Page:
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Pittsylvania County man faces moonshine charges

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Posted: Tuesday, June 18, 2013 1:41 pm | Updated: 8:36 pm, Tue Jun 18, 2013.

A Pittsylvania County man is facing charges of selling moonshine after Alcoholic Beverage Control agents and Pittsylvania County sheriff’s deputies found moonshine, weapons and cash at his Brosville home Monday.

After a four-month investigation, ABC agents obtained a warrant to search the Horseshoe Road home of Ronald Wayne Bray, 63.

The agents and deputies seized 339 gallons of moonshine, 18 weapons and $617 in cash from Bray’s home. The moonshine was packaged in clear one-gallon containers with blue tops, similar to milk jugs. The firearms in Bray’s residence were mainly rifles and shotguns.

Moonshine isn’t limited to the backwoods,” ABC’s Special Agent in Charge Kyle Blanks said in a news release after the bust, which took place just a few miles west of Danville. “We’ll continue to follow up on illegal whiskey leads wherever they take us in the commonwealth.”

Blanks said undercover operatives had made numerous purchases of moonshine from Bray over the past several months, leading to the execution of the warrant.

Pending discussions with the commonwealth’s attorney, criminal indictments are being sought against Bray for four counts of selling alcohol without a license, four counts of possession of untaxed liquor and one count of maintaining a common nuisance, all misdemeanors; they also seek charges of four counts of unlawful sale of alcohol with 100 yards of a dangerous weapon, a Class 6 felony, according to the news release.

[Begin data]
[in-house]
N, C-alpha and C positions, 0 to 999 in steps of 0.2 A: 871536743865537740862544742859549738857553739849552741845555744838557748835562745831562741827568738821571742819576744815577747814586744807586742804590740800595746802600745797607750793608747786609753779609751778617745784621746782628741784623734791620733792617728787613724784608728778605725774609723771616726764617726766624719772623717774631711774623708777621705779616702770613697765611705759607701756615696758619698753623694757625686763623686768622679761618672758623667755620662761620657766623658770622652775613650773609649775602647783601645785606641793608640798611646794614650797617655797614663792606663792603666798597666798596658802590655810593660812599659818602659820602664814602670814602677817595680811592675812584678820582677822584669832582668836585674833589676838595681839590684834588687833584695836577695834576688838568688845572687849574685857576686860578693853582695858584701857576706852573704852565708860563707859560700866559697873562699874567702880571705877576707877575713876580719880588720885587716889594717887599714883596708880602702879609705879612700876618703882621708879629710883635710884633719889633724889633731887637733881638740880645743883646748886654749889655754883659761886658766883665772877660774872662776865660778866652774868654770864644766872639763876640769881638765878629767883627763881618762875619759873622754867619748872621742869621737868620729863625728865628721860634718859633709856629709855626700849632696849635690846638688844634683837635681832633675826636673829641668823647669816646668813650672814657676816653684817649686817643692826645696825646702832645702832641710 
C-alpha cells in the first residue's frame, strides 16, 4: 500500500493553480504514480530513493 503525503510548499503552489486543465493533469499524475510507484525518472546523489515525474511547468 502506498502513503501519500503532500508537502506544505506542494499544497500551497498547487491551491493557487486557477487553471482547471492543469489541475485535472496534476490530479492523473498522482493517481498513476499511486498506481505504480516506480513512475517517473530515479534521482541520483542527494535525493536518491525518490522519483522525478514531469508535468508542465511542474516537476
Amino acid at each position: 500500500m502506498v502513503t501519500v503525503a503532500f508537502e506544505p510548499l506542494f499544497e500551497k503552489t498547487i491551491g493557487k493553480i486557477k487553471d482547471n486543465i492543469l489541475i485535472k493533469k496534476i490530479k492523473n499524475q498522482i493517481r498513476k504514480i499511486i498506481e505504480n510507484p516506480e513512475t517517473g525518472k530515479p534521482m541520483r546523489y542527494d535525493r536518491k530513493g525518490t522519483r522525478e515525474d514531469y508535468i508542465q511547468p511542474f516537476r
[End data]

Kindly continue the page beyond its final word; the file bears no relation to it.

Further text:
Blanks said moonshine is no longer made just in remote, rural areas. His unit, formed 18 months ago, has found moonshine stills in Penhook, nip joints in Hampton Roads and this apparent distribution site in Brosville that, while Bray’s property is rural, is only minutes from Danville.

“We’re finding them in houses, garages and sheds,” Blanks said. “Today, it’s everywhere; there are small set-ups that are easy to hide.”

Some set-ups are so small liquor can literally be distilled on a kitchen stove, Blanks said.

“In today’s society, it would surprise me to see it popping up anywhere,” Blanks said.

People are allowed to brew their own beer and make their own wine in Virginia — as long as it is for personal use and they are not selling it, Blanks said. But making distilled liquor — or even owning the equipment to distill liquor — is illegal even for personal use without all the proper licenses and paying taxes to the state.

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